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On February 1, Surgeon General Jerome Adams tweeted out a poem: “Roses are red/violets are blue/Risk is low for #coronavirus/But high for the flu … So get your #flushot.” Aside from urging Americans to get the vaccine extremely late in the season, the federal government’s leading public-health spokesperson downplayed the risk of COVID-19 at a crucial, early stage, when serious action from the White House could have limited the outbreak. By April 5 — by which point over 9,000 Americans had died from the virus — he had dropped the cute approach. On Fox News Sunday, Adams told host Chris Wallace that “this is going to be the hardest and the saddest week of most Americans’ lives,” adding that “this is going to be our Pearl Harbor moment, our 9/11 moment, only it’s not going to be localized — it’s going to be happening all over the country.”
Together with another Sunday show comment, Adams caught the attention of state and local leaders, fueling the ongoing conflict over resources between the Trump administration and the states. On Meet the Press, the surgeon general said that states have to “be Rosie the Riveter” and must “do your part.” But judging from the federal government’s failure to properly supply — while directly underbidding states in contract negotiations — some governors weren’t encouraged by the surgeon general’s message.
While Governor John Bel Edwards responded on CNN’s State of the Union by informing the administration that Louisiana could exceed its ventilator capacity as early as Thursday, Washington State Governor Jay Inslee — who’s been lauded for his coronavirus response and his state’s dampened outbreak — called Adams’s comment “ludicrous.” He added, “The surgeon general referred to Pearl Harbor. Can you imagine if Franklin Delano Roosevelt said, ‘We’ll be right behind you, Connecticut. Good luck building those battleships’?”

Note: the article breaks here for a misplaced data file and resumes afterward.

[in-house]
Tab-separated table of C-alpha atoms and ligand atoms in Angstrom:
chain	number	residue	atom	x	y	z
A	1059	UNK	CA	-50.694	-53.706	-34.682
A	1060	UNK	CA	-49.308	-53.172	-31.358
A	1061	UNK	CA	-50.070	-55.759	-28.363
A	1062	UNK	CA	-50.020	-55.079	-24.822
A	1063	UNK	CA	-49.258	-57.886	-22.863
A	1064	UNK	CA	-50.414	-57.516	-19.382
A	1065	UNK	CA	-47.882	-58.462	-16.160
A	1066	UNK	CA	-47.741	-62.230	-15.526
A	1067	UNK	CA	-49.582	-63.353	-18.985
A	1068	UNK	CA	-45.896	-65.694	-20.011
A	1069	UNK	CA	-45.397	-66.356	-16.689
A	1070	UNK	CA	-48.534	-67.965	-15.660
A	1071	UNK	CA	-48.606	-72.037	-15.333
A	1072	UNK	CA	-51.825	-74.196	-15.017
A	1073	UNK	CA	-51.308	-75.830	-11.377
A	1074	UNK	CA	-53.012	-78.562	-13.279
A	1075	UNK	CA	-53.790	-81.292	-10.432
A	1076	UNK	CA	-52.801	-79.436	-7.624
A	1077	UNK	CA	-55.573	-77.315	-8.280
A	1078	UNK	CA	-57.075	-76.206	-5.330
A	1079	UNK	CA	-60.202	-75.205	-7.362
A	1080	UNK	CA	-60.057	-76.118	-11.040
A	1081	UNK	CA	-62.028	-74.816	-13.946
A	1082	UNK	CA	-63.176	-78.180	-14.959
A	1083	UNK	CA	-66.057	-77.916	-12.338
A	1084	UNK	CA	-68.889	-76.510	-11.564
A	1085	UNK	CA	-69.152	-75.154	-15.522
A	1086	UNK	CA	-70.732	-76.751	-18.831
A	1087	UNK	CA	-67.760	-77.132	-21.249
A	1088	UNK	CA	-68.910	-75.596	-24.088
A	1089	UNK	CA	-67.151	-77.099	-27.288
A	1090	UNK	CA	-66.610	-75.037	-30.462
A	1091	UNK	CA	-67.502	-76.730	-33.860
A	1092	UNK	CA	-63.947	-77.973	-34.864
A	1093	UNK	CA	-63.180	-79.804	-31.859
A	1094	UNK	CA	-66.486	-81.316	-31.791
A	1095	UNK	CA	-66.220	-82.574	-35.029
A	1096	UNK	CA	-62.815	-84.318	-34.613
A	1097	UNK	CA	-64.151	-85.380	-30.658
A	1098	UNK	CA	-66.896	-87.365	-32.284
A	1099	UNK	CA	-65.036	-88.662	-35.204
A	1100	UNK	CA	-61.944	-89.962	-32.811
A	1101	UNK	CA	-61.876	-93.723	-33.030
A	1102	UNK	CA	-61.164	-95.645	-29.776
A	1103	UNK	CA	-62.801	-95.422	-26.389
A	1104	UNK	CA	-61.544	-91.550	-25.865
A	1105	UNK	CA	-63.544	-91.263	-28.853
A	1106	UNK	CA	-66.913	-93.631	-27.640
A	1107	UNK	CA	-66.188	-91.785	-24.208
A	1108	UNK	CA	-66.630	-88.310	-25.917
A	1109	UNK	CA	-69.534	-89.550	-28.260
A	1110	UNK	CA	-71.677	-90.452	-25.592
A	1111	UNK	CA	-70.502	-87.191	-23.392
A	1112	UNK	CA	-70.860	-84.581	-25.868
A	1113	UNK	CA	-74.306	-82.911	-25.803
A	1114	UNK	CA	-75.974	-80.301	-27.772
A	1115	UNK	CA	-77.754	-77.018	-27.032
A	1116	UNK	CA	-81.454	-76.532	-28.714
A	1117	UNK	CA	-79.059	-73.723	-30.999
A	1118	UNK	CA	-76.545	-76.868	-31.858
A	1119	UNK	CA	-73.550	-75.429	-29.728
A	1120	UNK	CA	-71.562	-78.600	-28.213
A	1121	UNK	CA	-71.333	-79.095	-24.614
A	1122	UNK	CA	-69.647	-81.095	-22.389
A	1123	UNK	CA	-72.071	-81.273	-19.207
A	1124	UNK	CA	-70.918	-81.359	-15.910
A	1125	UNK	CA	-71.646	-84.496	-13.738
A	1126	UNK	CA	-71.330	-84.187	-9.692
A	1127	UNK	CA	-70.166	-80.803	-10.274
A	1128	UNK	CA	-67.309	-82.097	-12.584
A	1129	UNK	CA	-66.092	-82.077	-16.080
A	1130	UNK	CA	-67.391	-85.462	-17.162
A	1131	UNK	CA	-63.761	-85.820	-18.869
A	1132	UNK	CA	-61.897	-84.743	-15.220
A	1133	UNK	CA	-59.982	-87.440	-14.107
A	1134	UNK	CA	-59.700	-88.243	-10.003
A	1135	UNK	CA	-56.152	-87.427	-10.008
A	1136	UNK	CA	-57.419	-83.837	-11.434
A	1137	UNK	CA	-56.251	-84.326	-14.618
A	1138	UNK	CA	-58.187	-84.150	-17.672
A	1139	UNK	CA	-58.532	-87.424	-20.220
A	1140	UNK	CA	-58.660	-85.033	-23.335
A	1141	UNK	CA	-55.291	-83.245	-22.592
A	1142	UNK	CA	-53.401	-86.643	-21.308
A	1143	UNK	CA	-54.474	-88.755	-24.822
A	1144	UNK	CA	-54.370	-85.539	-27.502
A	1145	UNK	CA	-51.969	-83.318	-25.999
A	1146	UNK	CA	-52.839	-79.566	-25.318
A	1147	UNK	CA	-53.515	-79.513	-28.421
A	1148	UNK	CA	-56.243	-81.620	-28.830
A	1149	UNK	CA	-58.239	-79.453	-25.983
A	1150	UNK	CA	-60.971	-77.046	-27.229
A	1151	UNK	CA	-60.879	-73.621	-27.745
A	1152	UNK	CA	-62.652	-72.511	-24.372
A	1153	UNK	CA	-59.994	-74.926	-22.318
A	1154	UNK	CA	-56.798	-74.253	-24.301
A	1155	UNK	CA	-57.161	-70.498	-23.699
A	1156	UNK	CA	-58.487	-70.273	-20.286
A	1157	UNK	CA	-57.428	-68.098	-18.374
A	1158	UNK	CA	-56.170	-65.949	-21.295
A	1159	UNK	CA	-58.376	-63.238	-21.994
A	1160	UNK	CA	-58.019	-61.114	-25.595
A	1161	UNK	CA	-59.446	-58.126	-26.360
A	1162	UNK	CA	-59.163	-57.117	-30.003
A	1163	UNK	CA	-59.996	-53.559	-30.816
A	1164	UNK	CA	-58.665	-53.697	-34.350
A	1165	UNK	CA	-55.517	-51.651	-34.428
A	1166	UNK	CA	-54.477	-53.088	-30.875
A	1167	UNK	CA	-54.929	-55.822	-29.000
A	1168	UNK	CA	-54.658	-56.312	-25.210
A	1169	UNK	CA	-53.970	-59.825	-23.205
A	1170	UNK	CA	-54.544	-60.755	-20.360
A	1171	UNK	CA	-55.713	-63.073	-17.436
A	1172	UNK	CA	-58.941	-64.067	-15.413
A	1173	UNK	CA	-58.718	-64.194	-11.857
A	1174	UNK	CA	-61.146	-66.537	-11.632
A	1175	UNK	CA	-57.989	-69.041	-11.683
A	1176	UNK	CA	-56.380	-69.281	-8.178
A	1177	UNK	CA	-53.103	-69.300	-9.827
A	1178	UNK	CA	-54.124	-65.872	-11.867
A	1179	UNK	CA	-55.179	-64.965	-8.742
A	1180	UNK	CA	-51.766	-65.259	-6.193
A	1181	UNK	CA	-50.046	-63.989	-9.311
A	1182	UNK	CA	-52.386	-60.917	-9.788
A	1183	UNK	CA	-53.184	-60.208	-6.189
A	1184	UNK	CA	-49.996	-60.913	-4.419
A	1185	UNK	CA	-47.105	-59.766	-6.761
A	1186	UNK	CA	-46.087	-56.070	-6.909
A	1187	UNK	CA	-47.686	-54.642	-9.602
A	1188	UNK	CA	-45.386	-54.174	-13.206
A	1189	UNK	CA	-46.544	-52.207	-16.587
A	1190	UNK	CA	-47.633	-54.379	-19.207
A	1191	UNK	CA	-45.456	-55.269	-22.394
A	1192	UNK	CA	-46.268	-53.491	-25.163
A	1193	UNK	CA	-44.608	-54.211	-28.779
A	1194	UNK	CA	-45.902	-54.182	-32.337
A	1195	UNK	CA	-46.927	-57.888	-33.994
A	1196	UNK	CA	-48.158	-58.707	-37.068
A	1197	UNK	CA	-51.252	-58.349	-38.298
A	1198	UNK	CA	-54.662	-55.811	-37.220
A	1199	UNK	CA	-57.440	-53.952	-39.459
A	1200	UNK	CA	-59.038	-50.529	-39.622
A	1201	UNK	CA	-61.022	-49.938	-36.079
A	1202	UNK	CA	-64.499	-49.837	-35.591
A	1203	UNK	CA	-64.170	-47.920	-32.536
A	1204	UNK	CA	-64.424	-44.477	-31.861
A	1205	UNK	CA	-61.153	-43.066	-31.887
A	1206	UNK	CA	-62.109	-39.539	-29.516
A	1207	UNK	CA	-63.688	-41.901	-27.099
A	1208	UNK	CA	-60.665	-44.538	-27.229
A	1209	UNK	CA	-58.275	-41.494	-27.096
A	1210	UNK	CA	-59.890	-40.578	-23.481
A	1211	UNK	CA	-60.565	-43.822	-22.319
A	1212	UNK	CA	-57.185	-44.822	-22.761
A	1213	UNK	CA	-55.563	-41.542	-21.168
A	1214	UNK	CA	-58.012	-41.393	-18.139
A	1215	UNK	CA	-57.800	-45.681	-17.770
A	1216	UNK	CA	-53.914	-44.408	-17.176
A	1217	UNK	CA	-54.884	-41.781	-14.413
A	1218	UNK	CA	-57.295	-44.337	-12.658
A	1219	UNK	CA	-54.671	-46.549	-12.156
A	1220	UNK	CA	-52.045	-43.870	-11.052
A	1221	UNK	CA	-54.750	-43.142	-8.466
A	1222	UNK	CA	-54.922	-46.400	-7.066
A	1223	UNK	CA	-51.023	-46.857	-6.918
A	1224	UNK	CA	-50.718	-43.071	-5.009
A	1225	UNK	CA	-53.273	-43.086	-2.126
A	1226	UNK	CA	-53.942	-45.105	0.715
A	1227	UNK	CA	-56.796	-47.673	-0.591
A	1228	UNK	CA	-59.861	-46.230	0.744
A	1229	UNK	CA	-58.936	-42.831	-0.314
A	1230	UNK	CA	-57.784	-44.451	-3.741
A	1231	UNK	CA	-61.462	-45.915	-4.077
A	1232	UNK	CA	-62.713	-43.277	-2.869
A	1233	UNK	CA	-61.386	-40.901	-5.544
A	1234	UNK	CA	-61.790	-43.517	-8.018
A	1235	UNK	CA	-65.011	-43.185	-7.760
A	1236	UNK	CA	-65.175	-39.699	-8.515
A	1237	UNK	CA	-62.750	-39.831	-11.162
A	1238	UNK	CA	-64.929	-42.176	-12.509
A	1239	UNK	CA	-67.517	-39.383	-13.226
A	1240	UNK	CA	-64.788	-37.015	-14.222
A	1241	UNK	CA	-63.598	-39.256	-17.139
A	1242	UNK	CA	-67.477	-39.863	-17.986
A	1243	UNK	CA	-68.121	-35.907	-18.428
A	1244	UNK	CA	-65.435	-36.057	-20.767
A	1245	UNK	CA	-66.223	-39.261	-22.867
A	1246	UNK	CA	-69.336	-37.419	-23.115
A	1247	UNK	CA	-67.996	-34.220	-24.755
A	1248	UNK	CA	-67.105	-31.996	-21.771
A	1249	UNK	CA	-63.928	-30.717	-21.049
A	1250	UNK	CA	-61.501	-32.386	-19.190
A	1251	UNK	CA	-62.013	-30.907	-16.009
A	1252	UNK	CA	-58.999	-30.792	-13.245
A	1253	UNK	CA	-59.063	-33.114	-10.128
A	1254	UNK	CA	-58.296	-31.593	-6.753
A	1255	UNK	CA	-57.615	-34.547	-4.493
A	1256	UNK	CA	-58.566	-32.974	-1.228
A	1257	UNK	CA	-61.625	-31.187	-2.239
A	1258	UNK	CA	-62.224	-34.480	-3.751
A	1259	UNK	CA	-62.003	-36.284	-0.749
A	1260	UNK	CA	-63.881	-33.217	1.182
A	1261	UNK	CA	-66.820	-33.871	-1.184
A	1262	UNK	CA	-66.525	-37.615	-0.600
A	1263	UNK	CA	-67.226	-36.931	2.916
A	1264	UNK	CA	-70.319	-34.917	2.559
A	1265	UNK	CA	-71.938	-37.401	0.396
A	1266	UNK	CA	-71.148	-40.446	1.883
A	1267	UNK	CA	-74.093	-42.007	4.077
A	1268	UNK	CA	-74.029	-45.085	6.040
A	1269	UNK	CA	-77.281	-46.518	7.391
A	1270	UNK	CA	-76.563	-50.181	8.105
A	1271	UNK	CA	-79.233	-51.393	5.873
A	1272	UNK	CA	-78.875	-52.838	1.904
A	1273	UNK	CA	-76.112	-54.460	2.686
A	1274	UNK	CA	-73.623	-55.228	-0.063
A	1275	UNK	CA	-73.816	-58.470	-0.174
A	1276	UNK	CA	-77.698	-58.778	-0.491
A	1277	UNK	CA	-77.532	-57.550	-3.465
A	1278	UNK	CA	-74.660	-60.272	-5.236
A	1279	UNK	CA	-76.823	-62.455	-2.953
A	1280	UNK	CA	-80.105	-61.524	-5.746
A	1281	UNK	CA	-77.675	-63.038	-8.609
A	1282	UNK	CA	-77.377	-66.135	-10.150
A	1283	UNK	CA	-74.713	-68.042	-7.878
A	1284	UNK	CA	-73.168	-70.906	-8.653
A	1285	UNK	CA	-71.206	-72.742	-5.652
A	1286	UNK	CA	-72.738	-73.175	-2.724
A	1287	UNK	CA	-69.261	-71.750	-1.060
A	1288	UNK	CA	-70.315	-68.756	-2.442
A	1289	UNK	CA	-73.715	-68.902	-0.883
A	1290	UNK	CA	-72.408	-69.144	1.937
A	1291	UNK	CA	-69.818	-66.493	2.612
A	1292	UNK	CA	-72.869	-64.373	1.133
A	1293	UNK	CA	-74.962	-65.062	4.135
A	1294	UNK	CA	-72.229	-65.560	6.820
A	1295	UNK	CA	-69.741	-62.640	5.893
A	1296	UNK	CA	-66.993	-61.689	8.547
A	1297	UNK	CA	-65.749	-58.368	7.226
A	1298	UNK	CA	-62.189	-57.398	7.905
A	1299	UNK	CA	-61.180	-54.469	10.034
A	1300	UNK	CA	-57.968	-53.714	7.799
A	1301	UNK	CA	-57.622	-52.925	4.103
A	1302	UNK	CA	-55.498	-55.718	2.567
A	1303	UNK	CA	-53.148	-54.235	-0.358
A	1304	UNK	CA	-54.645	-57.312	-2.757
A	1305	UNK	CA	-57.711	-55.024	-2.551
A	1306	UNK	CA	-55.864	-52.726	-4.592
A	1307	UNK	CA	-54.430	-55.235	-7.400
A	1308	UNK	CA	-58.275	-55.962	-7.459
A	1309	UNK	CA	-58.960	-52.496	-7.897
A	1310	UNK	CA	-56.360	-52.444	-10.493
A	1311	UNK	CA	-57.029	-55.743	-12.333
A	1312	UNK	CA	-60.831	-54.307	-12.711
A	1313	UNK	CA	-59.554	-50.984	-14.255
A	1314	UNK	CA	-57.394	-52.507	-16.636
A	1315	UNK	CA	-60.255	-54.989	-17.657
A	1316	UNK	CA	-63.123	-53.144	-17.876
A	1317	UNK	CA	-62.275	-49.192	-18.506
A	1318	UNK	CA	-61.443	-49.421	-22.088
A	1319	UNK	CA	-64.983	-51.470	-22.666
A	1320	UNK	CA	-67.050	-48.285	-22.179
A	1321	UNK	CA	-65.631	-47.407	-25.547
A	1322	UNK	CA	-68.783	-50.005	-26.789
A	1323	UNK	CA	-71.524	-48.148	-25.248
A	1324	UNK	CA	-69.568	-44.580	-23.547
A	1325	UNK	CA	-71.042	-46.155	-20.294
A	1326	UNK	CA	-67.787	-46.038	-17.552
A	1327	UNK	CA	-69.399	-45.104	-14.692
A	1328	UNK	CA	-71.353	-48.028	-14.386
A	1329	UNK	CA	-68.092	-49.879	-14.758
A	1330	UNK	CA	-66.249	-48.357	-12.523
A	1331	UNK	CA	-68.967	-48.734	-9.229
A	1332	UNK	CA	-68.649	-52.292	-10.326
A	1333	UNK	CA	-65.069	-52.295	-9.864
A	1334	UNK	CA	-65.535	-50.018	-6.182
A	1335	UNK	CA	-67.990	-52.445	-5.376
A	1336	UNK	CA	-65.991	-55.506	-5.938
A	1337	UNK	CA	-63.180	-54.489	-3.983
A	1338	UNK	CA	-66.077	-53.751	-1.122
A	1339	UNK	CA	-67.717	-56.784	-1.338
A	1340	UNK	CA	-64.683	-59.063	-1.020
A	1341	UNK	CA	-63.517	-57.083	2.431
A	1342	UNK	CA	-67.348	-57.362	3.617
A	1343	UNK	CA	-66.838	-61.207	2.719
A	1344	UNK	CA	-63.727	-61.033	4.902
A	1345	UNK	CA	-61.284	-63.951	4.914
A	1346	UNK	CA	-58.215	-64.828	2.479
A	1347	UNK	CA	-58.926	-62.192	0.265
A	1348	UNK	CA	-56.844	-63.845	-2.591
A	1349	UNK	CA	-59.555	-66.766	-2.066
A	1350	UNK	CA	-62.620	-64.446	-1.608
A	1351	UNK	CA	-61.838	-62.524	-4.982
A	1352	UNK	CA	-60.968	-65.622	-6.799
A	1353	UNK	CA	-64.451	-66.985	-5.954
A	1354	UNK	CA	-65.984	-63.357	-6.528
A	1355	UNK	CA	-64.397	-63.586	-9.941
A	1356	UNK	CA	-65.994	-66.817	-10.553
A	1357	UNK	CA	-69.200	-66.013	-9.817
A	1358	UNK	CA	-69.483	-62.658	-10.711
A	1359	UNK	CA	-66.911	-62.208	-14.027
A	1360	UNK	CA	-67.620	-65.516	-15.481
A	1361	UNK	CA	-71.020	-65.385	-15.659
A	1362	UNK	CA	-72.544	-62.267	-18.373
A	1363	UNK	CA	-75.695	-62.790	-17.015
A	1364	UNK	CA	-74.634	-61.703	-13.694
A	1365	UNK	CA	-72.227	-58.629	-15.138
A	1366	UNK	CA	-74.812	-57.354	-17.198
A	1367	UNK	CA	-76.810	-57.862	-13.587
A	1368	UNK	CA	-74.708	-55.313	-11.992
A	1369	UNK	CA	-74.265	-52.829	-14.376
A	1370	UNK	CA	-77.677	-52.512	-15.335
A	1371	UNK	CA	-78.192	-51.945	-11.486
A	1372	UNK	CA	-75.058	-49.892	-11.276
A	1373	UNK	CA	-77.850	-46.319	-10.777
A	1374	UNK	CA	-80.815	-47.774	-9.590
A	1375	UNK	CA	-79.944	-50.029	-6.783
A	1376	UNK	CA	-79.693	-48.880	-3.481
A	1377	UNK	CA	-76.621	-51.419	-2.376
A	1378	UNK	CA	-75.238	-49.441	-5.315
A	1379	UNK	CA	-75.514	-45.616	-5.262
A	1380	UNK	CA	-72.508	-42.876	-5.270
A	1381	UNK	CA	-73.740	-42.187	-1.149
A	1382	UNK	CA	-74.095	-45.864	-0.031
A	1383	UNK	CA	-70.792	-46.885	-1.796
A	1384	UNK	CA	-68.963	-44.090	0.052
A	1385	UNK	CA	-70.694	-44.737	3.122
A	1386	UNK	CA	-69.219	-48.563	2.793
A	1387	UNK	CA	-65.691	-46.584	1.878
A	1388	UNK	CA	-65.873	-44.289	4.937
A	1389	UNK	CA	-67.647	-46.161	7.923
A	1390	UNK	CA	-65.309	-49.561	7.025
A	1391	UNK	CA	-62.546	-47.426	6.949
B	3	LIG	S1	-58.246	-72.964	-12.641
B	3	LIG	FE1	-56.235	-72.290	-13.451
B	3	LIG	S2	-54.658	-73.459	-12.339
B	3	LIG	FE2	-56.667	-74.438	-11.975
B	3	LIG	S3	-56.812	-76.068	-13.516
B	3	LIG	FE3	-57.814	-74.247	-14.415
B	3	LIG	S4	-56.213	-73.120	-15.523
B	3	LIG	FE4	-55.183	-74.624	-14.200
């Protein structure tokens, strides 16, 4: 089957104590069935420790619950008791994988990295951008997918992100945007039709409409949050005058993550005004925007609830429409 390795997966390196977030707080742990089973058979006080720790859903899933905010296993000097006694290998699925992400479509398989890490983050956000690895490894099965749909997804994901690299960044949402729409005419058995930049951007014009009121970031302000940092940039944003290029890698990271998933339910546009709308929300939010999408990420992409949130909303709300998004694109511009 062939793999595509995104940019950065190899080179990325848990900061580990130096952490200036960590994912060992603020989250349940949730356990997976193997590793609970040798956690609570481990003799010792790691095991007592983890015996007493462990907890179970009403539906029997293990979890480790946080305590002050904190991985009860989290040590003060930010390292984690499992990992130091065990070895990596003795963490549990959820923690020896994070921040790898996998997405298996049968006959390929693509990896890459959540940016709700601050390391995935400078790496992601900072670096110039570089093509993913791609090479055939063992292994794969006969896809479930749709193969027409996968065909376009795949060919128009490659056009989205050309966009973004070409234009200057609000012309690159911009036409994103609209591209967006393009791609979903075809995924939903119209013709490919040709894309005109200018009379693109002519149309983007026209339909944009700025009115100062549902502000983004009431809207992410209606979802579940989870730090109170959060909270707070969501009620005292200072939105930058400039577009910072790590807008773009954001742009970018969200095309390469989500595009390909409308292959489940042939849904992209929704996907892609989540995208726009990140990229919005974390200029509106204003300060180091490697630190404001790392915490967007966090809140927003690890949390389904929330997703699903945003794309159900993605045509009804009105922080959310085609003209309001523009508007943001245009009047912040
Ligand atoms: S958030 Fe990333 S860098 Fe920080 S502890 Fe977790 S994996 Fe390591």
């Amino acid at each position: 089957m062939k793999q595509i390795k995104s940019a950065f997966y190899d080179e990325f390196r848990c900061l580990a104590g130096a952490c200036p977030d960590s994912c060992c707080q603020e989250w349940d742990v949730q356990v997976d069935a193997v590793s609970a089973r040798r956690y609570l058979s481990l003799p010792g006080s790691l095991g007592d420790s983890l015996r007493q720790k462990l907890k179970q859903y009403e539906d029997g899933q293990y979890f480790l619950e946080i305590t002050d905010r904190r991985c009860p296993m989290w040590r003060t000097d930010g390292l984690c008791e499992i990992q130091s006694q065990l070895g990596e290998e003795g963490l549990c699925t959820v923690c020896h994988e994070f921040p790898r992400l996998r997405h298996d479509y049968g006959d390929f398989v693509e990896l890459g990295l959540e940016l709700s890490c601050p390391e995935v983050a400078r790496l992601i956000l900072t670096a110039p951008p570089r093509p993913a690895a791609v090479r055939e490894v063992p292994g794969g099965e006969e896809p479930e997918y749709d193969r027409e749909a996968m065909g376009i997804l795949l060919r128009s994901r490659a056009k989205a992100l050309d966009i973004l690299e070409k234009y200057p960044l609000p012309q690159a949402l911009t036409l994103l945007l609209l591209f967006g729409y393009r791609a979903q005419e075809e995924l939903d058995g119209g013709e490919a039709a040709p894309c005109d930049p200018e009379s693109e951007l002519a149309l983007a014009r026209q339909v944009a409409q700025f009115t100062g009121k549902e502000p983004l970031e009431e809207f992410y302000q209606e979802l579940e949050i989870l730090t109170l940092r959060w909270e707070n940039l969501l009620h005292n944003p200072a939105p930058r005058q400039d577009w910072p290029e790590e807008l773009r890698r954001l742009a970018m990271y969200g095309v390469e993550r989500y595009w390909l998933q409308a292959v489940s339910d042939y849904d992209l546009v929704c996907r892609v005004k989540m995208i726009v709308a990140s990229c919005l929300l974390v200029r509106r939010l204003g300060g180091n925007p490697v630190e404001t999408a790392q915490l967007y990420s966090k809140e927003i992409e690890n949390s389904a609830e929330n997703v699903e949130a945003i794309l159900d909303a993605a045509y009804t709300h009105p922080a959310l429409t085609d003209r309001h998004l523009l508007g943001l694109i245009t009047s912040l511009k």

In another interview on State of the Union, Illinois Governor J.B. Pritzker called Trump’s response incompetent, saying that he “does not understand the word ‘federal,’” referring to the president’s instructions for states to seek out their own resources. “If he were right, why would we ever need a Federal Emergency Management Agency?” Pritzker asked. “It’s because individual states can’t possibly do what the federal government can do. We don’t have a Defense Production Act. There’s no way that we could stockpile in anticipation of a pandemic that no one anticipated. And yet the federal government is responsible for doing precisely that.”
The surgeon general’s “do your part” message may actually be sound advice, considering some of the resources that the federal government has sent to the states. On Thursday, the emergency management director of Montgomery County in Alabama said that 5,000 out of 5,880 masks sent from the Strategic National Stockpile were rotted. They had expired a decade ago. According to the Associated Press, federal agencies failed to place bulk orders of N95 respirator masks, ventilators, and other critical resources until mid-March, well after it was clear that hospitals nationwide were desperately short of supplies to treat patients and protect medical providers. In New York, the president and his Jared-of-all-trades have neglected calls for more ventilators, claiming to know better than the governor’s estimate; already, over 4,000 people have died in the state. Though Trump boasted of the importance of the USNS Comfort, which was sent to New York, the hospital ship has been described as “a joke” by a top hospital executive, as it was almost entirely empty on Friday.
Not all states were created equal in the eyes of the current administration: While Illinois, Massachusetts, and New York haven’t received anywhere near the requested levels of aid, Florida quickly got all of what it asked for in its first two appeals. “The president knows Florida is so important for his reelection,” a White House official told the Washington Post. “He pays close attention to what Florida wants.”